Beachgoers behind the wheel were forced to shell out $30 over the Fourth of July weekend to park their vehicles near any lakefront parks.
That’s about five times more than Chicagoans typically have to cough up for a four-hour beach visit by car.
It caught many revelers off-guard on the way to their first proper Independence Day festivities in two years, but the higher holiday parking rate has been in place since 2018, according to Chicago Park District spokeswoman Michele Lemons.
“Similar to other parking lots across the city, the Chicago Park District imposes a holiday rate along the lakefront over the Fourth of July weekend,” Lemons said in an email. “The $30 flat parking rate is consistent at all lakefront locations.”
But rates were jacked up in at least one other lot that’s nowhere near the lake: Big Marsh Park on the Far South Side, about five miles removed from the closest beach.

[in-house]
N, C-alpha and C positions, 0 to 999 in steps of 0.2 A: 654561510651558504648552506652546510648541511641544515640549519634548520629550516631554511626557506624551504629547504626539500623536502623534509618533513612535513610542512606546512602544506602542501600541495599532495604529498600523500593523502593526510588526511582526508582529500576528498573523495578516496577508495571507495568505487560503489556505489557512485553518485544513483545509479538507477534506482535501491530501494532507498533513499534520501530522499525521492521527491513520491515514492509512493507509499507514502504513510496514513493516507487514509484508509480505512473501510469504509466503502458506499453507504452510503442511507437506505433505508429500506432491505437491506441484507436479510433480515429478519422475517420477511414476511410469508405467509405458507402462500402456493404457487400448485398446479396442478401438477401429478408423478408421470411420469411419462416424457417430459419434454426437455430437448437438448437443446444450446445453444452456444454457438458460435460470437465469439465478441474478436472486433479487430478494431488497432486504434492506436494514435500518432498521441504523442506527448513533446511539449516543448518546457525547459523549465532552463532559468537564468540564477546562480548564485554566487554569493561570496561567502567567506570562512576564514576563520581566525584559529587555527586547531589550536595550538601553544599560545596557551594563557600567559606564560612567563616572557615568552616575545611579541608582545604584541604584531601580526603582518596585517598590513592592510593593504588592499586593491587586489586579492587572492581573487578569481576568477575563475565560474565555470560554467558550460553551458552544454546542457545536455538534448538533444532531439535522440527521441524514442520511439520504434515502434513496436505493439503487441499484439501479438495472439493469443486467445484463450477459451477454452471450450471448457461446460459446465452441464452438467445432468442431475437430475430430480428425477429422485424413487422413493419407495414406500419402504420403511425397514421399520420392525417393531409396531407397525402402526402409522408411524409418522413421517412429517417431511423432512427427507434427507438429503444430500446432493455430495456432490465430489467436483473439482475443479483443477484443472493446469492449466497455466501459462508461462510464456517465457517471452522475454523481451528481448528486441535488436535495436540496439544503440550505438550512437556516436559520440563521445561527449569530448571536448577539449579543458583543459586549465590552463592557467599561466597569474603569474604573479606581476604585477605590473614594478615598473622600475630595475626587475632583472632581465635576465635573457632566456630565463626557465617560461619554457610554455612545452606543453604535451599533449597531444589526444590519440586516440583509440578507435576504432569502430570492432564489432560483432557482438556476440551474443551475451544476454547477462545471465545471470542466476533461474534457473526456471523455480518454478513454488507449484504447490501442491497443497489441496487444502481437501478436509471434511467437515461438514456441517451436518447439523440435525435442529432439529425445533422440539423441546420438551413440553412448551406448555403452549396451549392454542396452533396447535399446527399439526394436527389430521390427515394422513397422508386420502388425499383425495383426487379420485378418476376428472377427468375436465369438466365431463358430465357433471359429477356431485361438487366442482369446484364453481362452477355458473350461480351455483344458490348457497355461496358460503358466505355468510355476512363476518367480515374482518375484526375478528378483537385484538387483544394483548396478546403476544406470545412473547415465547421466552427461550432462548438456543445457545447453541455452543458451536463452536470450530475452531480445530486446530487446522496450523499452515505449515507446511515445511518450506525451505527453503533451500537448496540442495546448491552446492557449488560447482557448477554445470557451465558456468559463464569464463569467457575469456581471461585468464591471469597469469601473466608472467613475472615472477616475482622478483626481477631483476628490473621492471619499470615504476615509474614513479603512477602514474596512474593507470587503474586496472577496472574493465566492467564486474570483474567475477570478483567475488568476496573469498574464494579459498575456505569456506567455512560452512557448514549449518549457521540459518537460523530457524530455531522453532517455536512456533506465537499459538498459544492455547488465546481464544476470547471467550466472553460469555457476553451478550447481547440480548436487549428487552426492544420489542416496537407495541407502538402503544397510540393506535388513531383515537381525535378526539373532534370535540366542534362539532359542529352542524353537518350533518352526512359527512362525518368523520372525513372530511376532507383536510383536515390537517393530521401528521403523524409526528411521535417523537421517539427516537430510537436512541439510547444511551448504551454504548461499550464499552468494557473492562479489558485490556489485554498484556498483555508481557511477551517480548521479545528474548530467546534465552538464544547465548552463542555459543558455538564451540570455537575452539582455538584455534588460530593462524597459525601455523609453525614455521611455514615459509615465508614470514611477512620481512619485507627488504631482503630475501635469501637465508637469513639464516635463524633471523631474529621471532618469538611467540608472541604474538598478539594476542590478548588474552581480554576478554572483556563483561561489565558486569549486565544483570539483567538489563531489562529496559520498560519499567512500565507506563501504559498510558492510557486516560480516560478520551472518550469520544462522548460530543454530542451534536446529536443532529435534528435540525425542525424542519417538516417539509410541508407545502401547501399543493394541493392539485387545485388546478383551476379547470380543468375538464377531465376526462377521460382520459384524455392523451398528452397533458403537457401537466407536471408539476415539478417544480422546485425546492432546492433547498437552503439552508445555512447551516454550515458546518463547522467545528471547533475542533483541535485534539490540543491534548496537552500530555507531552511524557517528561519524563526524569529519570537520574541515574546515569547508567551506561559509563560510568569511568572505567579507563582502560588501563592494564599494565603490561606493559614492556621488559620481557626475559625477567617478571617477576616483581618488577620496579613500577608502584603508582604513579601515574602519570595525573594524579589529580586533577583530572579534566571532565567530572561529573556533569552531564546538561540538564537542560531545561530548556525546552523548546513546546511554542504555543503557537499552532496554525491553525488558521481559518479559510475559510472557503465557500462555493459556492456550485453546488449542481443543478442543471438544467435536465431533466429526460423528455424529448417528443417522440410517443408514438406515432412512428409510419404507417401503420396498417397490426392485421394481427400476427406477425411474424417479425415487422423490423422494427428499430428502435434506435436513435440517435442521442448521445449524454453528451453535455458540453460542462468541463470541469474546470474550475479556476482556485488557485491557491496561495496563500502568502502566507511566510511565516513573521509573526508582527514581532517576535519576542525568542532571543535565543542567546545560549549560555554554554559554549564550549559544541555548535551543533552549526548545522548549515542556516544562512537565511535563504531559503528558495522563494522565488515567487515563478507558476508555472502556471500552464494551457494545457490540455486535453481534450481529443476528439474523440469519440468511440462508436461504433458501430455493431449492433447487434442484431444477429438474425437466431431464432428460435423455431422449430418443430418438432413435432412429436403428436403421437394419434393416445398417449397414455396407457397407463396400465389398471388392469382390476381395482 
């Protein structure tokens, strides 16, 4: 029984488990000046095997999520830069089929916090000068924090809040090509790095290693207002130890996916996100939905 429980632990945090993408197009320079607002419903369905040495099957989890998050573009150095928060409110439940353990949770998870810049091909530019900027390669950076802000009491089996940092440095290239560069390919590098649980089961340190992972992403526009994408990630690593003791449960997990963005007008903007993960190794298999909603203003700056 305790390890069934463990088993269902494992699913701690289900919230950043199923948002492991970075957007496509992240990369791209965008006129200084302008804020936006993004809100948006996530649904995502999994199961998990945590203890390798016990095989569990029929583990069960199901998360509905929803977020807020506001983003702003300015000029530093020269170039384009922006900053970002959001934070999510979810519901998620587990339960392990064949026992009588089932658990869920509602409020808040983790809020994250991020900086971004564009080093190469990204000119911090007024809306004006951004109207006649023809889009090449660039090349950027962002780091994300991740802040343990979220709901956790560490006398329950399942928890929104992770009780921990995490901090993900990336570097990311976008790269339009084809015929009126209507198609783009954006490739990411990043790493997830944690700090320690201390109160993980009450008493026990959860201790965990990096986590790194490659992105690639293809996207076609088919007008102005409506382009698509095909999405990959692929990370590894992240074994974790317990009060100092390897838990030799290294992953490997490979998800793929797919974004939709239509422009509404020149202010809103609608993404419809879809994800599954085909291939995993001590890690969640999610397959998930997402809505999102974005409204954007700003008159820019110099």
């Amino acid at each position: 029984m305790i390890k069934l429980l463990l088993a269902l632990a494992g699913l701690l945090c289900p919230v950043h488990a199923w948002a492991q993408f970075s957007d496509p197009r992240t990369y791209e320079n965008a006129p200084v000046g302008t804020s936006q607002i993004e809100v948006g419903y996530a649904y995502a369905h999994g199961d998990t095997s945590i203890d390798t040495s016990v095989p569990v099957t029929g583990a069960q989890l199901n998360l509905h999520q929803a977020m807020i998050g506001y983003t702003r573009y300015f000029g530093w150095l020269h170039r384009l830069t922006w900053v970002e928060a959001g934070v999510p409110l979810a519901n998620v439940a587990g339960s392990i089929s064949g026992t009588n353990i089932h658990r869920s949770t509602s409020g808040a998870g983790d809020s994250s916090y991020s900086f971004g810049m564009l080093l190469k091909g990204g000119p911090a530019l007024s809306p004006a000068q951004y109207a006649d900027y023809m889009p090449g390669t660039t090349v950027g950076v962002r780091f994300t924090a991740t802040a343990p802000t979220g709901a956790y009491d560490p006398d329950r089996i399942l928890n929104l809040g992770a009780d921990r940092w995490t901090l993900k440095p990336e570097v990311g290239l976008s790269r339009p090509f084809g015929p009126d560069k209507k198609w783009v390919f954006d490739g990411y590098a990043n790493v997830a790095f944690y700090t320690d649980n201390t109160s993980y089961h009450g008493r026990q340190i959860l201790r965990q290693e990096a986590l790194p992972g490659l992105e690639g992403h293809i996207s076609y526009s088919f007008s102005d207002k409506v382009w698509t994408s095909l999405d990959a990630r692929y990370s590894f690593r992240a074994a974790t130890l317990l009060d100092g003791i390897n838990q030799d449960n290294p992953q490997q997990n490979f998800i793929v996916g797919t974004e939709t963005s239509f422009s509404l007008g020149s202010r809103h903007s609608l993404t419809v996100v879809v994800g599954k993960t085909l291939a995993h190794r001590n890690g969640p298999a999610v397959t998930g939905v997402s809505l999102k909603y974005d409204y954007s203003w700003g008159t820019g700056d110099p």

Lemons didn’t immediately respond to a question about the inland pricing elevation, or what weekends will be $30 affairs in the future.
Still, the flat rate likely ended up as a discount for those who spent a full day at a downtown beach. Navy Pier charges $53 for a 24-hour stay, for example.
The temporary hike came several weeks after the city’s controversial installation of meters at Montrose Beach, which had been Chicago’s last bastion of free parking for a lakefront outing.
Parking prices return to regular levels Tuesday.